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Making over Radium Springs
August 6, 2007
Albany - - It's considered one of the seven natural wonders of Georgia and Radium Springs is about to get a makeover.
After damage from the floods of 1994 and 1998, the park closed down. Only a portion of Radium Springs is now open to the public.
Monday, county commissioners approved a $72,500 contract for a design company to come up with the first phase of a revitalization project.
"That includes mostly a botanical garden and that opens it back up to the public for the first time in many years. So were looking forward to that and hopefully this time next year, phase one will be open," says County Administrator Richard Crowdis.
The project has already received 2.5 million dollars in SPLOST revenue. County leaders are working with state leaders and the Department of Natural resources to come up with other ideas for Radium springs -including walking trails, fishing piers, and water bird displays.
(Click to enlarge)
Clipping of Albany Herald article submitted by Tommy Pattison (1954)
Article below from Albany Herald Online
Events key to Radium plan
August 15, 2006
ALBANY — After seeing an architect's plans for transforming Radium Springs into a public venue, Dougherty County Commissioner John Hayes said Monday that he was expecting "to see something with pop."
Phase 1 of a total estimated $2 million development plan for Radium Springs consists mostly of assorted gardens with amenities, such as a gazebo, footbridge and entrance gate created from remnants of the historic Radium Springs casino.
The first phase is expected to cost about $550,000, architects say.
"Aesthetically, it has the makings of something very, very nice," said Hayes, whose District 2 includes the resort. "I think the architect has done an excellent job."
But Hayes said he is disturbed about the end product. "There's a piece that's missing here," he said while gazing at the displayed architectural rendering at Monday's meeting. He said plans for Radium Springs should include more activities that encourage people to revisit the site.
"It's a very good beginning," Hayes said.
Ron Huffman, senior principal landscape architect with MACTEC in Kennesaw, says revisitation to the springs will be generated by special events held at the proposed botannical gardens, as well as swimming and scuba diving limited to four weekends a year.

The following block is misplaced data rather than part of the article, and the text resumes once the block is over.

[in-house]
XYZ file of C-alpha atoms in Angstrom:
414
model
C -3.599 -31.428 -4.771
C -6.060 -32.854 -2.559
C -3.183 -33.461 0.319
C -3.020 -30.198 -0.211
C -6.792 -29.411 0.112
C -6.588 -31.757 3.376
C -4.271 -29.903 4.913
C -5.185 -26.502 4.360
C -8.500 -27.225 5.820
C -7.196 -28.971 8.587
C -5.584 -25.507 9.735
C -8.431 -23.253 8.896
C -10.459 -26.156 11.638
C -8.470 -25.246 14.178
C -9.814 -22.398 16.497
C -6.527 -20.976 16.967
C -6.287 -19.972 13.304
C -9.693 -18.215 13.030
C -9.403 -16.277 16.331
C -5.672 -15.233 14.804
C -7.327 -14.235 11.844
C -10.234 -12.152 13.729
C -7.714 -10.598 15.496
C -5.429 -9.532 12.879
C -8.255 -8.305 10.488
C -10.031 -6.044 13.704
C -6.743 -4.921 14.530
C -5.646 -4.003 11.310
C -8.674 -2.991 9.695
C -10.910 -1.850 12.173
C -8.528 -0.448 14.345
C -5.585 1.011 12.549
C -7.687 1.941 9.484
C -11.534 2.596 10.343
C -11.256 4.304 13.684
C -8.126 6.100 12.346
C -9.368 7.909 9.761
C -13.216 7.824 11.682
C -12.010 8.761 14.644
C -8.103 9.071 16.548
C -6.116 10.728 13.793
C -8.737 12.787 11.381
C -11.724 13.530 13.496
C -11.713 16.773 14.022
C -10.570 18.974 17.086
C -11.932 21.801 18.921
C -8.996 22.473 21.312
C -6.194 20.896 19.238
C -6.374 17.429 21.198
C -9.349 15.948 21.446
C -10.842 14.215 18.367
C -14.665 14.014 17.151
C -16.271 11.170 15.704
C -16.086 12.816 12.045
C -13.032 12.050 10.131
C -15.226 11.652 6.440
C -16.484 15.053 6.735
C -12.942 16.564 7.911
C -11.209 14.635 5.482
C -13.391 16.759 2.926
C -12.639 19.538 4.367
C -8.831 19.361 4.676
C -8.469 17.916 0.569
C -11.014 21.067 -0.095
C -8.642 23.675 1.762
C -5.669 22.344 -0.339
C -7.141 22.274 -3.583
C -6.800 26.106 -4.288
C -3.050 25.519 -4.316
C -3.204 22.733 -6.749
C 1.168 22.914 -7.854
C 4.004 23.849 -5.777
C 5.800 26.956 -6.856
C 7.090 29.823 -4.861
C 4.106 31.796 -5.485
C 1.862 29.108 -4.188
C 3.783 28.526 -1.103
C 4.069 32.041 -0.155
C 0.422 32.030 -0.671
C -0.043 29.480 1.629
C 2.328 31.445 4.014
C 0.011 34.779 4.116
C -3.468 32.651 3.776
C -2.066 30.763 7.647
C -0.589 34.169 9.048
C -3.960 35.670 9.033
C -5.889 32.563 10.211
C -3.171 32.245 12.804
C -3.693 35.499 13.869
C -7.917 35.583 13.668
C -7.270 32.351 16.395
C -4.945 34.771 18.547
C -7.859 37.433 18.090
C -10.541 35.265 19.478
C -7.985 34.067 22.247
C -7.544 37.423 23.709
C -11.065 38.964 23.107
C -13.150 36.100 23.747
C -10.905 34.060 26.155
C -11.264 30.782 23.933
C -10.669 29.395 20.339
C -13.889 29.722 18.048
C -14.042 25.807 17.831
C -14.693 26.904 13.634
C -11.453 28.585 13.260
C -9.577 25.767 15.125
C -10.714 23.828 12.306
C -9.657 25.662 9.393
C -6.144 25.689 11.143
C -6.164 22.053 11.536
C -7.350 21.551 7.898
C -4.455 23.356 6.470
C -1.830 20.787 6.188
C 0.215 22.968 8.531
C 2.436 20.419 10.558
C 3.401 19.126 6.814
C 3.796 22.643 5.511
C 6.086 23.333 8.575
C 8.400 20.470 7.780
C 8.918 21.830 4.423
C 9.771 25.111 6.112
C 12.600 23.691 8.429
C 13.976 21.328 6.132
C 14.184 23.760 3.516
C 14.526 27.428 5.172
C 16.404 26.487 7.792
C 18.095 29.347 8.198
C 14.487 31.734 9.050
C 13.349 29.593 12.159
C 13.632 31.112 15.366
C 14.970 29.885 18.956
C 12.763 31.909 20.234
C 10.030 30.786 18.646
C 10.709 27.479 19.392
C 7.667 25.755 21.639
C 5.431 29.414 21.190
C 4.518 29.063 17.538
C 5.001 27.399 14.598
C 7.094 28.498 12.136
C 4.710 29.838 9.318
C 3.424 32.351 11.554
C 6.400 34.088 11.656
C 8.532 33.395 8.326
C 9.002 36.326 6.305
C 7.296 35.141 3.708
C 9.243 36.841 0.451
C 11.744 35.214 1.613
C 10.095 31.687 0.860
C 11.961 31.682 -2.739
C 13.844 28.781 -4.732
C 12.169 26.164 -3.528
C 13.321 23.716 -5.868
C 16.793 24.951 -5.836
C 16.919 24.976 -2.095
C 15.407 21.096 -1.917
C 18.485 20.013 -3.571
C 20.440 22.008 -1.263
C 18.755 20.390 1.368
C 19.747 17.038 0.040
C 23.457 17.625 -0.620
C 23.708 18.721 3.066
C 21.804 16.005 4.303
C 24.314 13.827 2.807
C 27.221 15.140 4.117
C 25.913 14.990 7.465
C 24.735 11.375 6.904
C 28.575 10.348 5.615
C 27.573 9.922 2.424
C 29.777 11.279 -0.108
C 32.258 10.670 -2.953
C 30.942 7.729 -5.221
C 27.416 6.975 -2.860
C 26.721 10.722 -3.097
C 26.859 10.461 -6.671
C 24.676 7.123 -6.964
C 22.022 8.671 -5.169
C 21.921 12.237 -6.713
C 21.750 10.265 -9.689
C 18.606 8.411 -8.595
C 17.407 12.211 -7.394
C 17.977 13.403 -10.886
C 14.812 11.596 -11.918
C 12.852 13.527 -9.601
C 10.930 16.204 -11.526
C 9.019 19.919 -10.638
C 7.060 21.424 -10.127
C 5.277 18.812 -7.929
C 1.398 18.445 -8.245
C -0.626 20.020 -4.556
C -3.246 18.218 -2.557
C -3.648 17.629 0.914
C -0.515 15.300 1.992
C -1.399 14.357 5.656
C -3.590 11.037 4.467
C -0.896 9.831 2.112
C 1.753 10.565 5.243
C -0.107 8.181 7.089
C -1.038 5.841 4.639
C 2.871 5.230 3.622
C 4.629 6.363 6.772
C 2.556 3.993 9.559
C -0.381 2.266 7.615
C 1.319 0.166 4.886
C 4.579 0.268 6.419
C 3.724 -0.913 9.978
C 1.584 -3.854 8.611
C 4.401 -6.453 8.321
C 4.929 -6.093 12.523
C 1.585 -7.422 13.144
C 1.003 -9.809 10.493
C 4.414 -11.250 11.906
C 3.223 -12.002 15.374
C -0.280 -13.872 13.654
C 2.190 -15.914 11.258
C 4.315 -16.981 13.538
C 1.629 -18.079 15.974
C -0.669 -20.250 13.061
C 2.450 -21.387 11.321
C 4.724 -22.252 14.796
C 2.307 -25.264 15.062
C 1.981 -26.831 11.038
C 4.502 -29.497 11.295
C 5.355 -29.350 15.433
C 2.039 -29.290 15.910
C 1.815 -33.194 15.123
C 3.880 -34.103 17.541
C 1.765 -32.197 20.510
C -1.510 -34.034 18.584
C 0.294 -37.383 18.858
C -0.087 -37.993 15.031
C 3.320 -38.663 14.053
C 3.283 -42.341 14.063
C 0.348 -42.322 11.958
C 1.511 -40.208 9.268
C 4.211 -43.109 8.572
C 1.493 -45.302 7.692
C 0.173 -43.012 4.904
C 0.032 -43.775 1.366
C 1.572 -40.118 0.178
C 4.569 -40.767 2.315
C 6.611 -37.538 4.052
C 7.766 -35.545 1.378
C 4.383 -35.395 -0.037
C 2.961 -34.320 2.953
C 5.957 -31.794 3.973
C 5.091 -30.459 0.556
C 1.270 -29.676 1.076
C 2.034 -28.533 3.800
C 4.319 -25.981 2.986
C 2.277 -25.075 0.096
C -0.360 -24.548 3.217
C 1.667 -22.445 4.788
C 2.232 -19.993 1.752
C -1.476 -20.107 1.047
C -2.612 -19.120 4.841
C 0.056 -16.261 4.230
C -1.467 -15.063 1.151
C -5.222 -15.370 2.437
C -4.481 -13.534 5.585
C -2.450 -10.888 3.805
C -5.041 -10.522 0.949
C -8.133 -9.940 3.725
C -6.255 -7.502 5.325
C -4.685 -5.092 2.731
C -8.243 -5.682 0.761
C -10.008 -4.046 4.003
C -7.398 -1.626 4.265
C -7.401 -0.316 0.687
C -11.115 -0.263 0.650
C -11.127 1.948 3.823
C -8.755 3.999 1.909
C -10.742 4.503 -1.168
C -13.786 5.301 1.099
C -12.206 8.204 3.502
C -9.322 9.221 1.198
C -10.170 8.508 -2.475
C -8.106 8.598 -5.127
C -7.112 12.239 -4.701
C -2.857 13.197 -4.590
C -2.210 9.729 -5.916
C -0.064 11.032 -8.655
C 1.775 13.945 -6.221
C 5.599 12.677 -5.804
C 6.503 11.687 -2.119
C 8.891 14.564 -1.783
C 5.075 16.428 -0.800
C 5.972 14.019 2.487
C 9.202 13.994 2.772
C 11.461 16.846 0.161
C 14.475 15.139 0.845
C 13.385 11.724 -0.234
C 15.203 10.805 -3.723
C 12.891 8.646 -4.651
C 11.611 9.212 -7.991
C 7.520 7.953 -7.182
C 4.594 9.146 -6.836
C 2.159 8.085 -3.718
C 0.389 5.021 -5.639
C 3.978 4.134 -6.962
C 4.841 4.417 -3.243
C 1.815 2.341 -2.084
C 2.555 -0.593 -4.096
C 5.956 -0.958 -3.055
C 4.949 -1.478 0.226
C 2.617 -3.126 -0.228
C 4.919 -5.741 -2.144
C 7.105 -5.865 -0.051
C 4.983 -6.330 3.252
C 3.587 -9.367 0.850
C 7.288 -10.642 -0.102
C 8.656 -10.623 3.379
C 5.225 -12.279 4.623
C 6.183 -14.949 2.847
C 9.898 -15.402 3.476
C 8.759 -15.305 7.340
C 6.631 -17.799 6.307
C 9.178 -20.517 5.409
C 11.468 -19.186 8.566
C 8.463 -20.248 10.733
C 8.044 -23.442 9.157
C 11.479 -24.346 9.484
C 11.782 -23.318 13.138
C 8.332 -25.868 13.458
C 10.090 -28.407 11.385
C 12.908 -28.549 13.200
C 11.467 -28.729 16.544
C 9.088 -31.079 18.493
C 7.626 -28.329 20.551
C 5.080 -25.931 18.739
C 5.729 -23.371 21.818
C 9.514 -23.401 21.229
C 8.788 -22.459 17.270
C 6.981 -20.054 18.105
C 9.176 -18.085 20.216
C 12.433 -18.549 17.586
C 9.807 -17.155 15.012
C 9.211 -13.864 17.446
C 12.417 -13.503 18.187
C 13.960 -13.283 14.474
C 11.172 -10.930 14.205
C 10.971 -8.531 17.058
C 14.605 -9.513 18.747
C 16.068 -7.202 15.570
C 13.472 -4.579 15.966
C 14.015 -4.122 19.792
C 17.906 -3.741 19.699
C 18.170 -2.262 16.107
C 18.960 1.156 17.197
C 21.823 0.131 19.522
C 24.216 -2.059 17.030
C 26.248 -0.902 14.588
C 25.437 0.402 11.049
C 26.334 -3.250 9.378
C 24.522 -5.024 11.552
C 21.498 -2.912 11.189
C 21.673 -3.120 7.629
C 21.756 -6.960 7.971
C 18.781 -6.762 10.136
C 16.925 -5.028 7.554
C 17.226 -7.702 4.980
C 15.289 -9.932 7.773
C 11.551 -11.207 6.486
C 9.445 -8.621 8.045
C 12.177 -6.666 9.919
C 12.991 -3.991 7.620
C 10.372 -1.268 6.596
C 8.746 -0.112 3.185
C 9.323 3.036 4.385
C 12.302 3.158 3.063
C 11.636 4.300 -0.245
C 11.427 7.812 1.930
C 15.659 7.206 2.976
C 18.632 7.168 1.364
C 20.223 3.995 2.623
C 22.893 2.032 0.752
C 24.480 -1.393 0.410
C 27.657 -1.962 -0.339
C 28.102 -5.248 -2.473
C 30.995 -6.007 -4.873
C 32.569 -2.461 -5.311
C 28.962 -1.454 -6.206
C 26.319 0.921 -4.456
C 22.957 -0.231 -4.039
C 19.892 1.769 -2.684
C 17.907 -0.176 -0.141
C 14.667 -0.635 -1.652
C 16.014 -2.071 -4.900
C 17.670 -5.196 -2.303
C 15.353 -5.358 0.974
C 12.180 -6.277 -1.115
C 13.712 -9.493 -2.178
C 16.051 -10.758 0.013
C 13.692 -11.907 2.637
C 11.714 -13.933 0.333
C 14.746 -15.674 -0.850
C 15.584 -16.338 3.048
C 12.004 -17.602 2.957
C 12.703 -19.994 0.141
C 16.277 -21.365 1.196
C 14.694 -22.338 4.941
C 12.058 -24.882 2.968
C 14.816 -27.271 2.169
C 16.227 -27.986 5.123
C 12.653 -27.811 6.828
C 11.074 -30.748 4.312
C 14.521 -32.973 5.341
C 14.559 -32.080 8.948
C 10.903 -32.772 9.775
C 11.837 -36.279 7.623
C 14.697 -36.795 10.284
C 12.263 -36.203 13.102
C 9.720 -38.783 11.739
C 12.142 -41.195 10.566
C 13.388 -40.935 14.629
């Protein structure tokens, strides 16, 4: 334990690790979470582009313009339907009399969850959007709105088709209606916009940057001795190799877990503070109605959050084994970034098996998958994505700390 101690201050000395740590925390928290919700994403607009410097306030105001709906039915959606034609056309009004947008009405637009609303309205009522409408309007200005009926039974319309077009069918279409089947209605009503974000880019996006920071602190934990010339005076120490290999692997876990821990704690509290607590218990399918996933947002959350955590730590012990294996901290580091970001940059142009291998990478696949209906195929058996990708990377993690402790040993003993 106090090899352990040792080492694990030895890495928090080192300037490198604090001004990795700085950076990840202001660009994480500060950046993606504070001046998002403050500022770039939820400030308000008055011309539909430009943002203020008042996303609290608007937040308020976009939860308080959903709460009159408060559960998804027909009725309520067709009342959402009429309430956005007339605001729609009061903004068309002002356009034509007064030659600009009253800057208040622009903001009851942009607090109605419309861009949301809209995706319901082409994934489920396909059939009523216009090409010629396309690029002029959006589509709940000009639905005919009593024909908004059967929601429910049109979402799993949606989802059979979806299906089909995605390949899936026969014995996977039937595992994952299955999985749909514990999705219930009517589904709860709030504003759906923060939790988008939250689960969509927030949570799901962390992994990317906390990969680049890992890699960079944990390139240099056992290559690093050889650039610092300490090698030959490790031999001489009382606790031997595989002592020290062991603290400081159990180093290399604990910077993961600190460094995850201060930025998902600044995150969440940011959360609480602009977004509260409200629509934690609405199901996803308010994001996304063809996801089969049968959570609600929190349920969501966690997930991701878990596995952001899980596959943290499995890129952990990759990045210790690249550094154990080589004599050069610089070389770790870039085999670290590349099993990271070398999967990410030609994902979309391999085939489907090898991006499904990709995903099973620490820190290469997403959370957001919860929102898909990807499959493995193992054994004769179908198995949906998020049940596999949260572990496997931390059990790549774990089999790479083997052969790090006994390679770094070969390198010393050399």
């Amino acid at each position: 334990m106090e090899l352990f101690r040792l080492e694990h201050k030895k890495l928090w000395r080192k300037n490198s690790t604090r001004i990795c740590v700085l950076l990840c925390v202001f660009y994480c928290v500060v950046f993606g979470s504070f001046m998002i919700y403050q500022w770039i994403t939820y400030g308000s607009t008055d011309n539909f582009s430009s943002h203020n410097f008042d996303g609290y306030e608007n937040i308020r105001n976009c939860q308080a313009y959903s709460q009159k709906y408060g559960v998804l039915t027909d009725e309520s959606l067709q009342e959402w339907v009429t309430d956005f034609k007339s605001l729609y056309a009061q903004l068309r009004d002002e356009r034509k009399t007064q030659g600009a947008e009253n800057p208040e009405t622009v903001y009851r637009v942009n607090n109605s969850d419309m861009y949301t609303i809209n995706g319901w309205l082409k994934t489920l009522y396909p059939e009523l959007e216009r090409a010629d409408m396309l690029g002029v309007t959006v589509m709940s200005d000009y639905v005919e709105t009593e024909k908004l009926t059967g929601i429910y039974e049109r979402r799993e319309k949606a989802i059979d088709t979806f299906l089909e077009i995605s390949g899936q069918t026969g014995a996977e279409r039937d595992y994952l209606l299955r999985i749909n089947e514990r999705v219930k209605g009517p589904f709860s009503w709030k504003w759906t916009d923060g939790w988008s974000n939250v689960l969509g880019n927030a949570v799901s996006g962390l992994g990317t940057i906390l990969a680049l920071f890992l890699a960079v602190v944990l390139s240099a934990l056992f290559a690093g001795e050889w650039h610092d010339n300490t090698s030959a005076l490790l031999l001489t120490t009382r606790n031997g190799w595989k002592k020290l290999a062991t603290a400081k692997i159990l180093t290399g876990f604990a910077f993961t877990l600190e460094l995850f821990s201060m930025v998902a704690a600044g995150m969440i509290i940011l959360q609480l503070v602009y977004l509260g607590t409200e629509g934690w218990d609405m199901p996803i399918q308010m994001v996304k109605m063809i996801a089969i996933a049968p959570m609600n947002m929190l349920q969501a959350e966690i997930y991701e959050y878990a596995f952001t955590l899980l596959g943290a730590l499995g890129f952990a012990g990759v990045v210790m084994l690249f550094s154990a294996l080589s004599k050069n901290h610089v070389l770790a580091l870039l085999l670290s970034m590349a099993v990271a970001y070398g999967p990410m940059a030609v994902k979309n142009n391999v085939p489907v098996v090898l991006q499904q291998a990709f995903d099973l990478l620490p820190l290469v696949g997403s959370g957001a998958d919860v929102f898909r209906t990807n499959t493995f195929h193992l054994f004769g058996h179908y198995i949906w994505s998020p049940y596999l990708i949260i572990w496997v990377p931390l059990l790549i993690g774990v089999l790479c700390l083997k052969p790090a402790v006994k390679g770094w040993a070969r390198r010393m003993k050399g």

One garden area, he suggested, could be rented for weddings, or formal or semi-formal events.
The plan by itself is not going to generate revenue for or traffic to Radium Springs, Huffman said. "It's a collective marketing effort," he said.
When presenting his plan for an assortment of garden spots, a bird-watching area and butterfly garden and amphitheater for an outdoor classroom, Huffman said the entire plan is designed "to be relatively low maintenance."
"It's a historical and very valuable resource that we've got to be very careful with," Huffman said. "Radium Springs is incredible."
Huffman said Phase 1 represents the initial phase of a five-year plan. The number of future phases of development must be determined by Dougherty County commissioners, he said. If Phase 1 is approved, development could begin next spring and be completed in about six months.
In preparation for future development of the Radium area, the Greenspace Citizens Advisory Committee has recommended that Dougherty commissioners purchase 55 acres of undeveloped property for $150,000 from Darrel Ealum, owner of Radium Country Club. The property is part of the country club, said Albany-Dougherty Planning Director Elizabeth Dean.
Dean said the citizens group is also negotiating with Ealum for portions of his developed properties south of Radium Springs resort. "There's lots of discussion," she said.
Dougherty County Administrator Richard Crowdis said the county has $535,000 in special-purpose, local-option sales tax 5 earmarked for five specific greenspace properties. Additionally, $2.5 million of sales tax 5 has been designated for the Radium Springs development project — $550,000 for Phase 1, he said. Crowdis said development of the entire site, including 80 acres belonging to the state, will require state funding in addition to county funds.